Tuesday 11 April is World Parkinson’s Day and a timely reminder to employers that staff working overseas require more support with chronic conditions than their UK-based colleagues.
For employees working abroad, having a chronic condition such as Parkinson’s, diabetes, arthritis, or a heart condition can be even more challenging. As well as different attitudes and approaches to chronic conditions in different countries and cultures, matters can literally get lost in translation at foreign medical centres and pharmacies, and there are different licences for medicines abroad, so people may struggle to access the medicines they are used to. Local knowledge and assistance with how to access medicines in each country and translation by local medical experts can be invaluable resources.
Many people with chronic conditions continue to work but need health and wellbeing support to do so. This should be put in place before an employee ventures overseas, so that they have access to appropriate care and regular check-ups. A chronic condition may also develop while the employee is overseas and support will be needed in diagnosing the condition and helping the employee with how best to treat and manage symptoms.
Many chronic conditions will not stop people from working abroad but they may need a little extra support to help them manage their condition and stay as healthy as possible.
Know before you go
It is important to be fully aware of any health issues before an employee travels overseas for work, whether this is for a short trip or a longer assignment. Early diagnosis of any illness is generally the key to better outcomes. An employer’s support here can range from a simple health questionnaire to more comprehensive screening. Health screening can detect the risk or presence of a whole range of illnesses and conditions. Knowing the risk or the existence of a chronic condition will help with putting the best support in place for the employee to be able to continue to work as healthily and happily as possible.
Equally, a chronic condition may develop while an employee is on assignment overseas. Regular screening and health check-ups while they are away will allow for early diagnosis, followed by continued monitoring and appropriate support. This is particularly relevant for today’s ageing work population, where chronic conditions are more prevalent.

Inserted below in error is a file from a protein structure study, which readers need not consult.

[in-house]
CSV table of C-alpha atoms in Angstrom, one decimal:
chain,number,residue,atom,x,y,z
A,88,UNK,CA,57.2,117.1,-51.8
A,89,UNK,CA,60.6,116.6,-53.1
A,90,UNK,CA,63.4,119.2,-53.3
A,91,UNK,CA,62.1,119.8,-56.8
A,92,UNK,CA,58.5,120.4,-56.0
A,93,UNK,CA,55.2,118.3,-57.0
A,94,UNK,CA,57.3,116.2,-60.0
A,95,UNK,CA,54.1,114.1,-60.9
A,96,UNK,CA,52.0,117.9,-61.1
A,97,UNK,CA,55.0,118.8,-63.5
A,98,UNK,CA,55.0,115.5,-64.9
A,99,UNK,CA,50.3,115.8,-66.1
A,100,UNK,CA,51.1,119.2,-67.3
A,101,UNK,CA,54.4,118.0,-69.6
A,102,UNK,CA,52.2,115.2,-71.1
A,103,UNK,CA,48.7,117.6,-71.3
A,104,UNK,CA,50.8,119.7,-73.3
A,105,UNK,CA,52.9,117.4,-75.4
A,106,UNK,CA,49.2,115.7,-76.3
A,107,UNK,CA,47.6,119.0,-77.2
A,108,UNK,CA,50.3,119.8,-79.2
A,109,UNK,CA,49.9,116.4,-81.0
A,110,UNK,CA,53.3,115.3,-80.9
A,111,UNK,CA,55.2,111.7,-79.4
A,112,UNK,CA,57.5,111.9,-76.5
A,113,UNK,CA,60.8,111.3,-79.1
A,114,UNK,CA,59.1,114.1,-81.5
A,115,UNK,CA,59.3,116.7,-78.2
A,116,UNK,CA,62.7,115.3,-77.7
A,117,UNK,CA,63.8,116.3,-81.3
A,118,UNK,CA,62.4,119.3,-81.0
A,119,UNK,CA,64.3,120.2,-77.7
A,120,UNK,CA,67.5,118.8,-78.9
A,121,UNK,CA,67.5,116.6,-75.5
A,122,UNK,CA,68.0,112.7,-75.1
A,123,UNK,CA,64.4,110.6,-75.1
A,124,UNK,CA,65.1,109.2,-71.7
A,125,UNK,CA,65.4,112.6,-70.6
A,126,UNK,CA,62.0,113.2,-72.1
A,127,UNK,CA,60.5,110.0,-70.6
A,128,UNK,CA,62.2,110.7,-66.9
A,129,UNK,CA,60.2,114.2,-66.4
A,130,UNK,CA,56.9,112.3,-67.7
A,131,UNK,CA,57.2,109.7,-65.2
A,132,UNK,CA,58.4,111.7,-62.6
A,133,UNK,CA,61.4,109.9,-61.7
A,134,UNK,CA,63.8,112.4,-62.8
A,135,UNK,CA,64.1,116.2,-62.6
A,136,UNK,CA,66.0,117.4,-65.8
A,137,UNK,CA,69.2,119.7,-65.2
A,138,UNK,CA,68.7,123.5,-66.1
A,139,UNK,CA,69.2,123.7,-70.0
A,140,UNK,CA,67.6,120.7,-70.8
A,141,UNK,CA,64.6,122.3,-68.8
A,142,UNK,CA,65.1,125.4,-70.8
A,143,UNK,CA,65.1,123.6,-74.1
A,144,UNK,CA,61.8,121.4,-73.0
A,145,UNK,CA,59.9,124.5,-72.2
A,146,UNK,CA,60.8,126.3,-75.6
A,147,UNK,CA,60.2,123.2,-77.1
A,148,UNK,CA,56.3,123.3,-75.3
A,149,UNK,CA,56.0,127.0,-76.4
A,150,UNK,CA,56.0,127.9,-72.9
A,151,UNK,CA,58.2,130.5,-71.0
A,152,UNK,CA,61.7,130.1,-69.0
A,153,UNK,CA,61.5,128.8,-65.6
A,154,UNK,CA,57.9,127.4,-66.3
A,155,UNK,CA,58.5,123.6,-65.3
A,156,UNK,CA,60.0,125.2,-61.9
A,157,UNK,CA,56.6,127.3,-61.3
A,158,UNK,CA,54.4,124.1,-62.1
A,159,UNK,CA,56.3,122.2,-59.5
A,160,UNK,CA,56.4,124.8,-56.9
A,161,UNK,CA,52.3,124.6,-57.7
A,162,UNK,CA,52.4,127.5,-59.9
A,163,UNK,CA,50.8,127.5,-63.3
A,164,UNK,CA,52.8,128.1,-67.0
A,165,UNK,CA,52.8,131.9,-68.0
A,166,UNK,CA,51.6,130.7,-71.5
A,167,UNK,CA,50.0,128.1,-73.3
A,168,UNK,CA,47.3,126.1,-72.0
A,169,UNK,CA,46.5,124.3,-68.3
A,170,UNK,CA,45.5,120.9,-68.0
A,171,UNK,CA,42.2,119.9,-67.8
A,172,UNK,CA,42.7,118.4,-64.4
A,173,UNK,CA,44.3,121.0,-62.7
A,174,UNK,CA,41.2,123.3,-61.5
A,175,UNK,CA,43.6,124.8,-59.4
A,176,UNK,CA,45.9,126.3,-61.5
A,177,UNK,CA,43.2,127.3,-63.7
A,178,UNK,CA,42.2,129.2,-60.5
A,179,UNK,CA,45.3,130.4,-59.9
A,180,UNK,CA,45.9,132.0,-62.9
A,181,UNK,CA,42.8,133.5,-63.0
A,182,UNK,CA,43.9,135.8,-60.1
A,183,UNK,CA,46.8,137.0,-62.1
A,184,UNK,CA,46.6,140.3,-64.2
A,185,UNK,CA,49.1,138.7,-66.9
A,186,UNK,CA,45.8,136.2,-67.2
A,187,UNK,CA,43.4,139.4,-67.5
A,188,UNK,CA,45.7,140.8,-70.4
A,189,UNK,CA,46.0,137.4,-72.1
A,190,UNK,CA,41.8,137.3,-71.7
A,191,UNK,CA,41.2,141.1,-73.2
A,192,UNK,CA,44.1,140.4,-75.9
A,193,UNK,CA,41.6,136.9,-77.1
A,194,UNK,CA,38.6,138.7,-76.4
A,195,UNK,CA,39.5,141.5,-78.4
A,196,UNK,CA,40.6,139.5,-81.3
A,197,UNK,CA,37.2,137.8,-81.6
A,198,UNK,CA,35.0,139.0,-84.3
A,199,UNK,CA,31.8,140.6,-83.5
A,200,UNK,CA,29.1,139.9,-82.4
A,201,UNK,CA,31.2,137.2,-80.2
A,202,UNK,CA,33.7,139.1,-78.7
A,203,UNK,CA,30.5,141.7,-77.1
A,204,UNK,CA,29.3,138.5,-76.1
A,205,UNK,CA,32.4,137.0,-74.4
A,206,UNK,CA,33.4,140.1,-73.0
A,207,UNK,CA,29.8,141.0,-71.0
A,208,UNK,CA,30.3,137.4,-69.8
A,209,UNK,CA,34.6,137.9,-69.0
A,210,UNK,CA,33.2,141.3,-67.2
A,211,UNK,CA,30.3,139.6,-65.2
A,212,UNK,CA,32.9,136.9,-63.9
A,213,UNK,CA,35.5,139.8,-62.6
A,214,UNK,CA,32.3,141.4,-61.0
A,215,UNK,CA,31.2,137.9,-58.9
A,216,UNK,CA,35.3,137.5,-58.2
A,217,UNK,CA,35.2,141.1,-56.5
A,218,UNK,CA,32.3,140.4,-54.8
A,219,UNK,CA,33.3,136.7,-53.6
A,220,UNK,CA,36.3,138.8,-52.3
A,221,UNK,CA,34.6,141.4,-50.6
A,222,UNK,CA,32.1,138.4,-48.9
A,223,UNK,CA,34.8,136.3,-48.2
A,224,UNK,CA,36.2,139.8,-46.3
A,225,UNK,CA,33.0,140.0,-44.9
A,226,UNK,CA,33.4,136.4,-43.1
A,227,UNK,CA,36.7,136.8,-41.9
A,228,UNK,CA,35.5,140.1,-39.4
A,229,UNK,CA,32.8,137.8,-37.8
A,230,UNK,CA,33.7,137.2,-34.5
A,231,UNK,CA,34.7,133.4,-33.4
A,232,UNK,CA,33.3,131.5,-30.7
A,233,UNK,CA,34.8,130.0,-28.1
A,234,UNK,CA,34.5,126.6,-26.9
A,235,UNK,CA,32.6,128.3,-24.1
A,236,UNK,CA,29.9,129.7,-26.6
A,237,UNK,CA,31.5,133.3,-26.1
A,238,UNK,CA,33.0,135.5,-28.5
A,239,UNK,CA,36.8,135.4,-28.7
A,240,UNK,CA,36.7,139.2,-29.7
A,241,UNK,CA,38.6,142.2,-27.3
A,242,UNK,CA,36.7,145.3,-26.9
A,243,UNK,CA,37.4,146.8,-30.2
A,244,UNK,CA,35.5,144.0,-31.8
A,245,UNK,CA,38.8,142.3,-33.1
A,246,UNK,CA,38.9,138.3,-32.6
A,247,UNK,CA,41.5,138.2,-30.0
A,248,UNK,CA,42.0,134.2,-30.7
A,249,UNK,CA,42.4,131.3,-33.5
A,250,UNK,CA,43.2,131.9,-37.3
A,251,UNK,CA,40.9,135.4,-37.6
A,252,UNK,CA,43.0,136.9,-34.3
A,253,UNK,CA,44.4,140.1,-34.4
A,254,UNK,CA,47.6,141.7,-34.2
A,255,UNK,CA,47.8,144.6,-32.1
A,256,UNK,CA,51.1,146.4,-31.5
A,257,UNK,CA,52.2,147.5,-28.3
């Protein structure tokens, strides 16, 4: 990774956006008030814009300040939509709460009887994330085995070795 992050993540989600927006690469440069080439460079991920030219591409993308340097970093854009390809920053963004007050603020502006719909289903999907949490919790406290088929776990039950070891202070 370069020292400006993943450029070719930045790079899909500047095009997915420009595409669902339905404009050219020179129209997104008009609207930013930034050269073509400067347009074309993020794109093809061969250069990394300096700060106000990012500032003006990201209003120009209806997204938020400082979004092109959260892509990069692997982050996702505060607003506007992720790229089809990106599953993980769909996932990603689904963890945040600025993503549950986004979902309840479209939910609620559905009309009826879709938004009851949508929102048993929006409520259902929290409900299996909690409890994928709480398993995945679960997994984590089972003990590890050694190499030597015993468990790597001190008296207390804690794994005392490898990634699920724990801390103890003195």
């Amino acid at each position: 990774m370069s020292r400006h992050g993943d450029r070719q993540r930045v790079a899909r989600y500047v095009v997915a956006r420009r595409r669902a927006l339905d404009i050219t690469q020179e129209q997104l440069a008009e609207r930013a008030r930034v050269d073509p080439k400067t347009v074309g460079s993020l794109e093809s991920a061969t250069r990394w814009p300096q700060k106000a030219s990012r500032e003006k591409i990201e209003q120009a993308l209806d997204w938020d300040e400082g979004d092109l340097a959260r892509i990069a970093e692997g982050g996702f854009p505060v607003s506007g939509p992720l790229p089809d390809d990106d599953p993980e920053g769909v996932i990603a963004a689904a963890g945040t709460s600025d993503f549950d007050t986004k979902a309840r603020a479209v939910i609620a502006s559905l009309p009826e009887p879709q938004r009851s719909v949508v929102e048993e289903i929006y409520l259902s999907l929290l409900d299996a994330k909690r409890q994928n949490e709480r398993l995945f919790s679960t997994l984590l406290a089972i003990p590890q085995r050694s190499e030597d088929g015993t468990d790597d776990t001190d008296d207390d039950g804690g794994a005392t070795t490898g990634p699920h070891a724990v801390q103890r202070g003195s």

Managing chronic conditions abroad
The good news is that international medical policies are very good at including care for people with chronic conditions. International private medical insurance (IPMI) will often offer continuing maintenance and care as standard when UK cover may not.
Parkinson’s is a progressive neurological condition. Symptoms appear when the brain cannot make enough dopamine to control movement properly, this gets worse over time. Around 145,000 people live with Parkinson’s in the UK and it is the fastest growing neurological condition in the world. There are over 40 symptoms of Parkinson’s, with the main ones being a tremor (shaking), slowness of movement and rigidity (muscle stiffness). The causes of Parkinson’s are not known exactly but it is thought to be a combination of age, genetic, and environmental factors that cause the dopamine-producing nerve cells to die.
World Parkinson’s Day is extremely important in raising awareness of the issues associated with the condition but Parkinson’s UK is keen to point out that while living with the condition is tough, it does not define people. Someone living with Parkinson’s is still able to do amazing things. Employers have an opportunity to support employees who have Parkinson’s, and a number of other chorionic conditions, enabling the employee and the business to still benefit from the wealth of talent that the individual may have.